New guidance is now available to assist welfare organisations dealing with incidents of seafarers being abandoned and vessels being arrested or detained.
The booklet, entitled Arrested and Detained Vessels, and Abandoned Seafarers, has been produced by the International Seafarers’ Welfare and Assistance Network (ISWAN) in partnership with InterManager, the International Chamber of Shipping (ICS), the International Christian Maritime Association (ICMA) and the International Transport Workers’ Federation (ITF).
Arrested and Detained Vessels, and Abandoned Seafarers aims to assist port welfare committee members and welfare agencies in reviewing best practice in these situations. The new guidance outlines the responsibilities of the authorities and other organisations that might become involved when problems are identified aboard a vessel whilst in port. It builds on information contained in guidance originally produced by the United Kingdom Merchant Navy Welfare Board, and is designed to be adapted by other national welfare boards to suit their particular circumstances.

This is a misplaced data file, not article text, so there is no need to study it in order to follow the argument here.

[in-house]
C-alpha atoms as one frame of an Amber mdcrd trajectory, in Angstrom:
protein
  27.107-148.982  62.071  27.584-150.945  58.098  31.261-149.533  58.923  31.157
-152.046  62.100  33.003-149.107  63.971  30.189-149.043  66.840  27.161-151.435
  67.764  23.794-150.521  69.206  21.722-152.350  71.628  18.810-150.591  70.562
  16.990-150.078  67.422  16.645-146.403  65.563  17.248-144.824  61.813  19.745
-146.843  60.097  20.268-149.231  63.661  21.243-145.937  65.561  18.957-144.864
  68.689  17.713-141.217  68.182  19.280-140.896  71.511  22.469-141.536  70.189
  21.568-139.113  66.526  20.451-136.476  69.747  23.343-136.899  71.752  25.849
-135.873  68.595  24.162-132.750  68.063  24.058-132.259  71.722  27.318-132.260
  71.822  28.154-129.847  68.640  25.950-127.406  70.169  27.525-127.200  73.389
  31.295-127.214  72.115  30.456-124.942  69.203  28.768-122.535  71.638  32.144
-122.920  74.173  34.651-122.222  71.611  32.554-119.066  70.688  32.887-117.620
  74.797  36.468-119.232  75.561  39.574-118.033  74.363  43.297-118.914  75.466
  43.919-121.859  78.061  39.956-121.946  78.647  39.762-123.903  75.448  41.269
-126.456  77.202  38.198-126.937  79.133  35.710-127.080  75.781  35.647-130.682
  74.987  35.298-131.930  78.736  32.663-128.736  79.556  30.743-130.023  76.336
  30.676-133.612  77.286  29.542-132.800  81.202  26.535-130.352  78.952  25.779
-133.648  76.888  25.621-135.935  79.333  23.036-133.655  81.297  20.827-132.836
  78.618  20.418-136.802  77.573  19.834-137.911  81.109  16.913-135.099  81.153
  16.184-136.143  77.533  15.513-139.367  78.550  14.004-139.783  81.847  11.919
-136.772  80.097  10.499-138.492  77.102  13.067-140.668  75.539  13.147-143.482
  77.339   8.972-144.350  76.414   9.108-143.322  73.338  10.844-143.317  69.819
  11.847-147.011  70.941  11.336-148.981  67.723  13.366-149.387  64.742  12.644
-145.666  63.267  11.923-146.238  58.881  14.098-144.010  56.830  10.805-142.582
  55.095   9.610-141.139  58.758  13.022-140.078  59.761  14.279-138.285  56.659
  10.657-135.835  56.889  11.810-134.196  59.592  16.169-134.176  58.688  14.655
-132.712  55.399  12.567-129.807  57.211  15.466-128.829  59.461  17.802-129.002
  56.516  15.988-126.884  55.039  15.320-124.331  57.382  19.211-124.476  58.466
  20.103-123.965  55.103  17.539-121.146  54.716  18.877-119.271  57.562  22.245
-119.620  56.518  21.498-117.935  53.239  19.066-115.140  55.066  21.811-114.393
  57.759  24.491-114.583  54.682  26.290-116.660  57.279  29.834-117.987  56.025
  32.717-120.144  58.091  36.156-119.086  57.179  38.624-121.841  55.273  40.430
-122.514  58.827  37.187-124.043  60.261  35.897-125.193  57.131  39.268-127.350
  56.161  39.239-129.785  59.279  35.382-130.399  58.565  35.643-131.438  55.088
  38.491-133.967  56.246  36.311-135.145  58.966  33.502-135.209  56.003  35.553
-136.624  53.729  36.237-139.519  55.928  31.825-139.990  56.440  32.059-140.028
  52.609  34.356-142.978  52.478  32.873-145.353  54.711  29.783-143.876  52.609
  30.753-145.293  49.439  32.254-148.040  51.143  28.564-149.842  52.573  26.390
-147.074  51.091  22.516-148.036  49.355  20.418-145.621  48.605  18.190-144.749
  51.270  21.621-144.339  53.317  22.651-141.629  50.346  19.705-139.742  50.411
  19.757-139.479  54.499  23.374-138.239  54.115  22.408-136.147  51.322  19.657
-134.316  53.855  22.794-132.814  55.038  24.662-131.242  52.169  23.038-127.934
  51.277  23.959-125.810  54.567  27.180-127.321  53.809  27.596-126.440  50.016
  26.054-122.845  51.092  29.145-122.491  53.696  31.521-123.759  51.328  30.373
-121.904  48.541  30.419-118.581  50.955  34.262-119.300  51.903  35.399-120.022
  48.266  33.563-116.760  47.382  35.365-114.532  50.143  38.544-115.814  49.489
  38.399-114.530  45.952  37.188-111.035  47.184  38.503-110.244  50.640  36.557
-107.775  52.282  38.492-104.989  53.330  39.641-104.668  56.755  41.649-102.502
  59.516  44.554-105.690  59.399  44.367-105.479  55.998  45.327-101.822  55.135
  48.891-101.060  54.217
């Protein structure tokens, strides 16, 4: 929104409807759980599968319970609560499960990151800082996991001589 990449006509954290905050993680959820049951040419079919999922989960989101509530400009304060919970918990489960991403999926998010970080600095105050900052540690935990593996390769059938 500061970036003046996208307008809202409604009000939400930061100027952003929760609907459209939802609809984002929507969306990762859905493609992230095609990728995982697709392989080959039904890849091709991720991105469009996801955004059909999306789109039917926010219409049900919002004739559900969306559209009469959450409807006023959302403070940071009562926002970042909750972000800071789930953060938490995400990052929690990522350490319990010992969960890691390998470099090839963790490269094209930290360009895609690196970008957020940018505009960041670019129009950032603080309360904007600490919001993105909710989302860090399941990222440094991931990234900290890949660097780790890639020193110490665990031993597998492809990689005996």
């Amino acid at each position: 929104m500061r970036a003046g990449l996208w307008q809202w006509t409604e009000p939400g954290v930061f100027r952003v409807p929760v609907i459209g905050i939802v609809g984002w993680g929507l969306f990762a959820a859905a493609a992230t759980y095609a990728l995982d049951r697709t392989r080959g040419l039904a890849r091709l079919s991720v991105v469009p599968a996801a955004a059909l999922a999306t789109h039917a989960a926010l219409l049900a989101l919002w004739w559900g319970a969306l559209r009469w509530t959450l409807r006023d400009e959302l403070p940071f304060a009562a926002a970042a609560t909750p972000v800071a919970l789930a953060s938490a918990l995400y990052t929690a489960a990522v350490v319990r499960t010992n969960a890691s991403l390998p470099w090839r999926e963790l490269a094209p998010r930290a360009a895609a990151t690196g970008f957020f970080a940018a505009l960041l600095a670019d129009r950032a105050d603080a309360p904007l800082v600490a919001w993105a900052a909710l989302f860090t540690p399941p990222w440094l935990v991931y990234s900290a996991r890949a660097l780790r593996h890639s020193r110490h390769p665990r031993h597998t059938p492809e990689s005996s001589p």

Roger Harris, Executive Director of ISWAN, said: ‘Unfortunately seafarers are still being abandoned in ports around the world. This timely guide, produced in partnership with InterManager, ICS, ITF, and ICMA, gives practical information and advice on how to deal with a situation when a vessel is abandoned.’
Natalie Shaw, Director Employment Affairs at ICS, pointed out that: ‘In cases of abandonment it is often difficult for affected parties to know what needs to be done, who needs to be contacted and how progress can quickly be made to get seafarers returned home in a short time. It is hoped that if parties involved in supporting affected seafarers follow the advice contained in this document, cases will be able to be resolved much quicker to the benefit of both the affected seafarers and their families.’
Dave Heindel, Chair of the ITF Seafarers’ Section, said: ‘No seafarer should have to go through the experience of abandonment. Unfortunately, the rate of abandonments around the world remains high and difficulties in resolving these cases persist. Given the hardship faced by abandoned seafarers, it is crucial that assistance is provided as quickly as possible. We hope that this guidance will help concerned parties in providing this assistance as we work towards eliminating the scourge of abandonment.’
Arrested and Detained Vessels, and Abandoned Seafarers is the latest good practice guide to be issued by ISWAN, which works to promote and support the welfare of seafarers all over the world. The guide can be downloaded here.